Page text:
“The transition period is very important for both women involved. Mothers-in-law have to adjust and adapt as much as their new daughter. And son as well, why only the daughter? Instead of teaching them how to do things how they did it, it should be made a conversation, slowly sharing household duties as everyone gets more comfortable with the change. For example, if one person is in-charge of cooking, let the other coordinate what’s being made and ensure the right groceries are bought,” says Bose.
“Why does wanting to live apart make me selfish?”
One Tweak reader wrote to us lamenting her in-laws’ outrage at the proposition of their son and daughter-in-law moving out. Her mother-in-law told her, “You want to create problems, why are you taking my son away from me?”
Moving out of the in-laws’ house and into your own sets boundaries, which could lead to a natural disconnect for mothers. “You’ve brought up a child for 20-30 years, and then they leave and live somewhere else, worse if it’s in the same city, and expect you to maintain distance. That’s a lot to ask for in an Indian setting where we’re always in each other’s business. But the Indian joint family is slowly shifting to more nuclear ones. We all have to move forward and adapt,” says Bose.
Shaadi.com did a study in which 64% of the women they polled prefer starting nuclear families away from their in-laws. The need for privacy and incompatibility are primary reasons for choosing to live apart. Even though the men are equally involved in the decision, it is the newly-wed women who get the blame.
Of 15 women Tweak India spoke, eight said it’s unnecessary for the couple to move out of the house, but understand the need for independence. That may be the sentiment, but it’s not always consistent or commensurate with their words and action in real life. Kolkata-based Prerna Barman puts it down to a fear of abandonment. Countless studies have been done on how and why men are likely to pass away before women – higher risk of heart disease, occupational hazards, aversion to seeking medical attention and more. “If my husband passes away before me, I will be alone. I don’t want to then move into their house as a burden. Living in the same house from the start makes everyone used to each other’s company.”
Elder abuse and abandonment is prevalent in India. But, Bose says that when the conversation about living apart comes up, the men need to speak up to reiterate that it is a mutual decision of husband and wife. “It becomes easier for the parents to blame the daughter-in-law because she’s the latest addition to the family and now it’s all changing. Maintain healthy contact with the parents. Keeping them in the loop about life changes and having open channels of communication can slowly assuage their fears.”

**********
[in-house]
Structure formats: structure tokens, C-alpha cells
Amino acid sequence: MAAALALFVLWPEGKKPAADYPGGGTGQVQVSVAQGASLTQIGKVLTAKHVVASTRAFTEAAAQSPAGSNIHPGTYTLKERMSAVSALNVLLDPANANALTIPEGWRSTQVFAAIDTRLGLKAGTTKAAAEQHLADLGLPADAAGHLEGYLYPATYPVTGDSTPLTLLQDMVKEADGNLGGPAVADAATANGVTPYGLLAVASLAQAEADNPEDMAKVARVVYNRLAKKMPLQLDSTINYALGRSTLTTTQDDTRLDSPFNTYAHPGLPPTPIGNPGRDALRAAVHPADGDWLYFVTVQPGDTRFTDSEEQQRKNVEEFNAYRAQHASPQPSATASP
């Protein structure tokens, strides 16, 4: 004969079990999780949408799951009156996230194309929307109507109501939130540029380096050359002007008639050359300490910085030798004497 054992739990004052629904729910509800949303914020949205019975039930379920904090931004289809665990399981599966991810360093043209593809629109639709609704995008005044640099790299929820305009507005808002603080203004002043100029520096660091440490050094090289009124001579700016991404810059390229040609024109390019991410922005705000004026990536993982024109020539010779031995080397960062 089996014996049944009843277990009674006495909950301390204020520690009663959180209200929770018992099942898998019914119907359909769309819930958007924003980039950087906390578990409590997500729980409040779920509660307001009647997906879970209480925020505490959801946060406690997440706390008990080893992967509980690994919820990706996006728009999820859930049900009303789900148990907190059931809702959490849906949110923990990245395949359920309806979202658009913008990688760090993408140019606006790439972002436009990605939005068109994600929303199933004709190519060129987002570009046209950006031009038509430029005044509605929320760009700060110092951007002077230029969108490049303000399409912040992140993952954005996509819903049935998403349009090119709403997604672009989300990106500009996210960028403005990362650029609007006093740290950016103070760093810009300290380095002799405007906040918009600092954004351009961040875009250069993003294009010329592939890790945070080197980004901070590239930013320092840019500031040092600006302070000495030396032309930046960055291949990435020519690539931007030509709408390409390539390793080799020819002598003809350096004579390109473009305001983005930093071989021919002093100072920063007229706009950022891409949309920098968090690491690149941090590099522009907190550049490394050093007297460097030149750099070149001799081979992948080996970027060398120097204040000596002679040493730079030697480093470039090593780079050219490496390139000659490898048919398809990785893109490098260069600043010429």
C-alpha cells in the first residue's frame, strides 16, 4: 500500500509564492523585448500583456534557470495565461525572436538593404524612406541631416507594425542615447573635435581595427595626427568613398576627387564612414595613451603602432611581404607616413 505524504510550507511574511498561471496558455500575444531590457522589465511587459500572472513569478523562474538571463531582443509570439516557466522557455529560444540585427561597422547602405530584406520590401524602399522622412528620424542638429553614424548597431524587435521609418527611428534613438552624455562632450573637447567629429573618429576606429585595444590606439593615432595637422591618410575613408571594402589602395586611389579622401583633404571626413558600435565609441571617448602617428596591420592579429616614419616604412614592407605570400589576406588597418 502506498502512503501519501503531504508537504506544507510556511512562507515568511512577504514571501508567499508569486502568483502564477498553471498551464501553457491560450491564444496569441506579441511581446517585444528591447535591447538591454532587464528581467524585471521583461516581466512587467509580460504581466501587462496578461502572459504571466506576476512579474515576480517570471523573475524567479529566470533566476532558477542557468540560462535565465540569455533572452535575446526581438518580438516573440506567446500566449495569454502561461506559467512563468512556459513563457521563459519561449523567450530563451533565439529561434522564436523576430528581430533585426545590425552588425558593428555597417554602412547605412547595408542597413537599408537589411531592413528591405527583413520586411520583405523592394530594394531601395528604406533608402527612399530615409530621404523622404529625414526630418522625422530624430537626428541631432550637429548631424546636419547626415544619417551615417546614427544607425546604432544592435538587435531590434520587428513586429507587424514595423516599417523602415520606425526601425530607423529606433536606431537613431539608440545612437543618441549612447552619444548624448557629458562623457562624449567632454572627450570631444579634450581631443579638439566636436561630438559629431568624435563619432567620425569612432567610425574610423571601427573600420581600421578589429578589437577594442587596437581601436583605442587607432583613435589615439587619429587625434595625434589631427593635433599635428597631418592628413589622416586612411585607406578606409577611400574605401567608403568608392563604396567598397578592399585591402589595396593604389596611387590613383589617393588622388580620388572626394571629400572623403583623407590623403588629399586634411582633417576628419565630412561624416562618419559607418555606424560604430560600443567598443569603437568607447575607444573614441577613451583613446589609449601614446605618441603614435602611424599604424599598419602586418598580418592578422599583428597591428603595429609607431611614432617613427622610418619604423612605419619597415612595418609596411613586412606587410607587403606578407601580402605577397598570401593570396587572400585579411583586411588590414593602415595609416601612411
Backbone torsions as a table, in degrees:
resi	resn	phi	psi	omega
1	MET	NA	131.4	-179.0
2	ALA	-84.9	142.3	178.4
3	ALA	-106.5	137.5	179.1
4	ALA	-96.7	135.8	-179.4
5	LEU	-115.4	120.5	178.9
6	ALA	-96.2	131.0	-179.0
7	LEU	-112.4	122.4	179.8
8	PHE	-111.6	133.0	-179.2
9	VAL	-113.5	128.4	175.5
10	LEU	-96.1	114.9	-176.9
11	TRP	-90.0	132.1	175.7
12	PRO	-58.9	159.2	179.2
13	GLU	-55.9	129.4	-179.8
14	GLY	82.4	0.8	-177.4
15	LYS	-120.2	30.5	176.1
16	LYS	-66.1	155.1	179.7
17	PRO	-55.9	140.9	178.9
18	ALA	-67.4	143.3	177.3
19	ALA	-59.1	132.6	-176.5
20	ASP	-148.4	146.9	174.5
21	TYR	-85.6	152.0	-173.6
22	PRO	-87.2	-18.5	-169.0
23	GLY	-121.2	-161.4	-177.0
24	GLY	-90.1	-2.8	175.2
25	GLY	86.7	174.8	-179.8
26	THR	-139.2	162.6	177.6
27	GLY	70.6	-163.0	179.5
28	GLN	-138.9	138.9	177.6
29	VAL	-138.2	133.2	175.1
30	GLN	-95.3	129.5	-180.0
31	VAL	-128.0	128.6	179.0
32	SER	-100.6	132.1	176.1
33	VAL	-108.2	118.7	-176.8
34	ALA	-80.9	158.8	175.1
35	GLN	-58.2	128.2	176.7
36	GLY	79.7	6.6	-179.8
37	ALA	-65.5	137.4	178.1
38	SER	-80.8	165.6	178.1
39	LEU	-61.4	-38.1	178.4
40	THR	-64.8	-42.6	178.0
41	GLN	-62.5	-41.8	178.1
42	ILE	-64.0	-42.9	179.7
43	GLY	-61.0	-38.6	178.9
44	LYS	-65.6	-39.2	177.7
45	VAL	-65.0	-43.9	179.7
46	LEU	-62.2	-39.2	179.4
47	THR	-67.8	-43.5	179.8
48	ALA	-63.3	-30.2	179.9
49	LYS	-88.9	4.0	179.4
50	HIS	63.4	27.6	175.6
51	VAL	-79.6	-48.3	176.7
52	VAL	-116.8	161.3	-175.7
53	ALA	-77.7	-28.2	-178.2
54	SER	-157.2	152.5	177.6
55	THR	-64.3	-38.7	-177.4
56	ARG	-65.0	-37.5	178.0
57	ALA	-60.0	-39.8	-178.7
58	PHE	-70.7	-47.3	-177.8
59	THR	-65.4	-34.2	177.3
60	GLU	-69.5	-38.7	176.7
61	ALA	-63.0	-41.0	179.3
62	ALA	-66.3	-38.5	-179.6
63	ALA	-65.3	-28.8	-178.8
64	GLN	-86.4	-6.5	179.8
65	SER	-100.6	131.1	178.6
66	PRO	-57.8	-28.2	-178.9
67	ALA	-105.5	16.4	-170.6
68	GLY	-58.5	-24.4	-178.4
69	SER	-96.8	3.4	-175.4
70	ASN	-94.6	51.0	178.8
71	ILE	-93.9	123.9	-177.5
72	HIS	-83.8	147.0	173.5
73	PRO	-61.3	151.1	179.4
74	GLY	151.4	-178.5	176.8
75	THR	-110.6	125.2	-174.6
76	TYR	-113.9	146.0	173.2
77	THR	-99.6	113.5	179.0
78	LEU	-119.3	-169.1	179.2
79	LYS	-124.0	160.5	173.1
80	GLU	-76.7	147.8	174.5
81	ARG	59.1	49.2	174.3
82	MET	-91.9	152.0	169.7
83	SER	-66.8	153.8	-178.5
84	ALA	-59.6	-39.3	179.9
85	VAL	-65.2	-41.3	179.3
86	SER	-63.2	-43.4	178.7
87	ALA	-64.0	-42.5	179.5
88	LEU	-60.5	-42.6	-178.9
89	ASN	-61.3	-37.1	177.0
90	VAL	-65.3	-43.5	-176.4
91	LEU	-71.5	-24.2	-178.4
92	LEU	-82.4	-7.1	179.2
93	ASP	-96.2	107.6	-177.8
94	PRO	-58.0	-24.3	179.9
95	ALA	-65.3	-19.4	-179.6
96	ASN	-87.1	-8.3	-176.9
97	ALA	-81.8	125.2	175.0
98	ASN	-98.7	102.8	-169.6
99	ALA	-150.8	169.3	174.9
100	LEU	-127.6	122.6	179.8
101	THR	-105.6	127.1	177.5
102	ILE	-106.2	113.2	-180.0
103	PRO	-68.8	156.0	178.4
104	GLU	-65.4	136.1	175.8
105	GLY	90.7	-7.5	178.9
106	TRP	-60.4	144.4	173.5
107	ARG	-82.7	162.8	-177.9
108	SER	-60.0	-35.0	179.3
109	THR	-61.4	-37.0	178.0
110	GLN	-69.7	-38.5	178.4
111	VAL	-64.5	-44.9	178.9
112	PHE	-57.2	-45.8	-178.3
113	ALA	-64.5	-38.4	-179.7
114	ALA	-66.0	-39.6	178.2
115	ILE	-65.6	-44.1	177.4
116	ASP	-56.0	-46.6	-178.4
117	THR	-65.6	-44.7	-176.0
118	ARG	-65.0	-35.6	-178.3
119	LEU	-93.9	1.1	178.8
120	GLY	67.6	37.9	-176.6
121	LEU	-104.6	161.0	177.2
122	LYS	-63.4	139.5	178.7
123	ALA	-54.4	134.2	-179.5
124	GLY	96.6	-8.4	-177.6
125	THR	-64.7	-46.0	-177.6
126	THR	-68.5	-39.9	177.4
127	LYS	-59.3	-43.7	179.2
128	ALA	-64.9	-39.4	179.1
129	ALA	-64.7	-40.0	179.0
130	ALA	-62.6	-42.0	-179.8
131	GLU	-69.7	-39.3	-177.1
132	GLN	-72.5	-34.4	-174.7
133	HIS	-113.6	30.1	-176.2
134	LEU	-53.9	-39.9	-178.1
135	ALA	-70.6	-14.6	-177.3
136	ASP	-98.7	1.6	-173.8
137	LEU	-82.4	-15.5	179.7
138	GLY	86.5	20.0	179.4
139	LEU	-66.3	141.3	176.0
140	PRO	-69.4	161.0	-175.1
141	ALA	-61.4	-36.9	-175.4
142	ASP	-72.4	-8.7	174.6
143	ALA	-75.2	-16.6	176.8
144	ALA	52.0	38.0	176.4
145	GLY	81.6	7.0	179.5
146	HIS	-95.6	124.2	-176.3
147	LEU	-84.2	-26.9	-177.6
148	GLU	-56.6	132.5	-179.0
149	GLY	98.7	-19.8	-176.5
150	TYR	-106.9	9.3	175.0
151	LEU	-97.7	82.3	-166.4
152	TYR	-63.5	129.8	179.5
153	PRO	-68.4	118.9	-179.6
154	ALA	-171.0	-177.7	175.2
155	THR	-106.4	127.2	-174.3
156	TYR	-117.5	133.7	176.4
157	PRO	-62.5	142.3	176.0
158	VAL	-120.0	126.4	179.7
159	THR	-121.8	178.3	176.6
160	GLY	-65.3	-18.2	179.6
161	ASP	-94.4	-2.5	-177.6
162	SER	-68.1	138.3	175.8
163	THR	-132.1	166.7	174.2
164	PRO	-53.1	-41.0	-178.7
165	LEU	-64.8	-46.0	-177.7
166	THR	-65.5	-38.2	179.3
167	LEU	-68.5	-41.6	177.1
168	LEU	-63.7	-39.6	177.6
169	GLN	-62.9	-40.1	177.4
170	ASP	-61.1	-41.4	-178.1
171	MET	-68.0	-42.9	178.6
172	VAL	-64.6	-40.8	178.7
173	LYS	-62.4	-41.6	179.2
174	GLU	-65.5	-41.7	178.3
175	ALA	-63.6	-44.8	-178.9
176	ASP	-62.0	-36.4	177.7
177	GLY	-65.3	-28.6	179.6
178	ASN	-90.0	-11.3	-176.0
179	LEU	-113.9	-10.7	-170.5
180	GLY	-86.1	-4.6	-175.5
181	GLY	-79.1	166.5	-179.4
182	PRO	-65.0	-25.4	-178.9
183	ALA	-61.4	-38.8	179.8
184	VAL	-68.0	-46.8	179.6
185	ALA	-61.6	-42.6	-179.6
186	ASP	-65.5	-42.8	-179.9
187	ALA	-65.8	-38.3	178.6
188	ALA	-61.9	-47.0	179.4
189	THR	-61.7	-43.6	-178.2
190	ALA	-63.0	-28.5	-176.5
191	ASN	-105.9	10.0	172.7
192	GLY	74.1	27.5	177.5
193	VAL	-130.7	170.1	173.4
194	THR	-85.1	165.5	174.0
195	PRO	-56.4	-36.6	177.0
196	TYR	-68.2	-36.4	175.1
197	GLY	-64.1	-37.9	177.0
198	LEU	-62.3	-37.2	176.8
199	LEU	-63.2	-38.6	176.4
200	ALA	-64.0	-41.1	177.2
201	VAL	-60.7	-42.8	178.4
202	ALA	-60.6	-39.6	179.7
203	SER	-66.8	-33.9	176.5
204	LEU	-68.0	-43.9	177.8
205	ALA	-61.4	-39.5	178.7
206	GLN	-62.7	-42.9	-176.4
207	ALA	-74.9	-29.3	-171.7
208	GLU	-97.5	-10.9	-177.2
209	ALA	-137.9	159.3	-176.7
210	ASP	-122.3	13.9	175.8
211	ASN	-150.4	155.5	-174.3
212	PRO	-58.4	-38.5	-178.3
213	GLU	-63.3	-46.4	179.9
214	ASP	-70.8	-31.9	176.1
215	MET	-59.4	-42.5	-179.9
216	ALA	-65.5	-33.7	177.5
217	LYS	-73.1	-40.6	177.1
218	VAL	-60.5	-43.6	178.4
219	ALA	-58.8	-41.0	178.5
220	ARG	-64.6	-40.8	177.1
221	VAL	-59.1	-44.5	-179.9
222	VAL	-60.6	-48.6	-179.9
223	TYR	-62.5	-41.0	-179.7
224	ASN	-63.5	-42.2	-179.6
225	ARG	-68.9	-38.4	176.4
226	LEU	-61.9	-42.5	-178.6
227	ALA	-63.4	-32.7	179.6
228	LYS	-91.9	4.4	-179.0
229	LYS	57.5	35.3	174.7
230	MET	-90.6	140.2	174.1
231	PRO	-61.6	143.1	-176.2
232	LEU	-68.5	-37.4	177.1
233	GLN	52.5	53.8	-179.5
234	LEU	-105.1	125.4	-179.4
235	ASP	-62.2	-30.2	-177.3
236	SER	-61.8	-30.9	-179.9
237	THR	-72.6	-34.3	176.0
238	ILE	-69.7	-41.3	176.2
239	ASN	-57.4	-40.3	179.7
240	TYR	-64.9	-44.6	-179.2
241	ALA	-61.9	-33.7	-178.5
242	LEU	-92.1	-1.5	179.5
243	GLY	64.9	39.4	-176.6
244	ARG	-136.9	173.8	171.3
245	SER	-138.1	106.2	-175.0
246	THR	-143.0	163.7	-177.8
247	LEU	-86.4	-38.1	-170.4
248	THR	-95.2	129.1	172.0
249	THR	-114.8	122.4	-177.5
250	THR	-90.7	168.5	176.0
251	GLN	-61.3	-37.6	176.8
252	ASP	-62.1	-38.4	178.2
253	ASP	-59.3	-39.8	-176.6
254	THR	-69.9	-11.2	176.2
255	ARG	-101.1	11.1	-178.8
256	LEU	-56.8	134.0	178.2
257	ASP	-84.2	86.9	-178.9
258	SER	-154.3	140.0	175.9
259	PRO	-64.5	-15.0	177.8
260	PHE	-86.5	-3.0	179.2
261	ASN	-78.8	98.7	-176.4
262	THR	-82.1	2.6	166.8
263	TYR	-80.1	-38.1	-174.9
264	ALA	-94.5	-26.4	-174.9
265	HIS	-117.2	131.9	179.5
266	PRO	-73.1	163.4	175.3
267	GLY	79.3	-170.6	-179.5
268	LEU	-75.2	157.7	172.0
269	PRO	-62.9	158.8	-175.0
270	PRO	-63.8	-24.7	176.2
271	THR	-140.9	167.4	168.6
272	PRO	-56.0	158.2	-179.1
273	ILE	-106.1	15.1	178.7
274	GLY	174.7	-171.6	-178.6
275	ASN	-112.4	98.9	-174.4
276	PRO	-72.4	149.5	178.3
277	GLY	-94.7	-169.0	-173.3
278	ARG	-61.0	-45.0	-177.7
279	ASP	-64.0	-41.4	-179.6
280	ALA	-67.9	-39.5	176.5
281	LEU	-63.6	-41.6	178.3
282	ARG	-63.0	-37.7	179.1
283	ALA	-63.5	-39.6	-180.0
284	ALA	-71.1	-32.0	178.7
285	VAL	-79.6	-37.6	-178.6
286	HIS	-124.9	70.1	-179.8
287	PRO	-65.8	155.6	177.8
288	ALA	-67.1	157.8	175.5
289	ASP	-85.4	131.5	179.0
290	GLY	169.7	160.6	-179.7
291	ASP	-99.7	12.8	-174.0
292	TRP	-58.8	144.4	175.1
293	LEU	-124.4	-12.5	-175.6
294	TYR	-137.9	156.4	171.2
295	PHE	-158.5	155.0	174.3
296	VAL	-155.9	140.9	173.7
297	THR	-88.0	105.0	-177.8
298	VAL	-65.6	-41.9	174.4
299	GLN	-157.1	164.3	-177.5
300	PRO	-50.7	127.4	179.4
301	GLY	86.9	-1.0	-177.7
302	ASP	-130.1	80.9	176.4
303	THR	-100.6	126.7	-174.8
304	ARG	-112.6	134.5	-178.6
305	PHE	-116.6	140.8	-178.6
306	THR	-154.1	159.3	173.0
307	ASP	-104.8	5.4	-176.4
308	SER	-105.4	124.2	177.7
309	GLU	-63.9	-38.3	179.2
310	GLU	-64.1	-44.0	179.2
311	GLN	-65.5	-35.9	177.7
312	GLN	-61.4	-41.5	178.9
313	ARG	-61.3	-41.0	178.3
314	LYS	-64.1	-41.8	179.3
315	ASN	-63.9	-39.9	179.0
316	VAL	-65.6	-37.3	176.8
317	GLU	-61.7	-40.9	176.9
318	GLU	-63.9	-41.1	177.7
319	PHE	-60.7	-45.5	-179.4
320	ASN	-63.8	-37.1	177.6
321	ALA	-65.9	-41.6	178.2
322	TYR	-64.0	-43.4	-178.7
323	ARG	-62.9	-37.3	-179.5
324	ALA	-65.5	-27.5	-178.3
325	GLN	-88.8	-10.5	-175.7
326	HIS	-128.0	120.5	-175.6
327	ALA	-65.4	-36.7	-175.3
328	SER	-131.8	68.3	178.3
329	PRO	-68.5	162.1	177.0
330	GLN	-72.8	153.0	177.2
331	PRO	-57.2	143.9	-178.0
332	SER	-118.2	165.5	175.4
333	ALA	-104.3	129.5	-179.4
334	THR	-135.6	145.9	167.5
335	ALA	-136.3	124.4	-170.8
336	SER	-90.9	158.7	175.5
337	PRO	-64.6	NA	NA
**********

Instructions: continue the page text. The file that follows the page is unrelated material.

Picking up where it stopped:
“Getting your son’s attention isn’t a competition. Why make him pick sides?
There’s a saying that for a son, their mother is the First Lady. The first woman they bond with and very often, the one with whom every other woman they meet is compared. “My son and I were always partners-in-crime. His father travelled for work, so it was just us two most of the time. He always took my side in arguments, we did everything together,” says Castanha.
Even when he got older and entered adulthood, she says he was always on her team. So the first time that a disagreement happened between mother and wife, and he took his wife’s side, Castanha found it hard to accept.
“I think we all miss that kind of undivided attention. A mother-child relationship is unlike any other, even with a spouse. This human being came from your body, you will always put them above everything and everyone else, and you expect the same from them,” says Swaty Taneja. With an emotionally unavailable spouse and her only child “changing allegiances, I did feel a bit alone in the world. And then I’d get upset and blame his wife for it. But it was a new relationship and I should have given them time.”
The love you have for your parent, and the one for your partner, are different. There’s no replacing one person with another because they are two separate and unique relationships, says Bose. “Initially there may be jealously or you may feel like the third wheel in their relationship. But you can’t be part of that relationship at all.”
Asking them to pick sides between you and their partner is completely unfair. It puts both of them in uncomfortable positions and can seriously impact their relationship. It’s a battle nobody wins in the long run because it will only cause resentment all around.
We want to revise the saas-bahu serial that has created the tropes housed in all our minds when it comes to mothers-in-law and daughters-in-law.
We’d have them tag-teaming and taking on the world. Seeing each other as possible friends, not adversaries. Being a supportive hand and listening ear in moments of need. Because who’ll better understand the fears and insecurities of women, than other women? Though, we still have a lot to learn.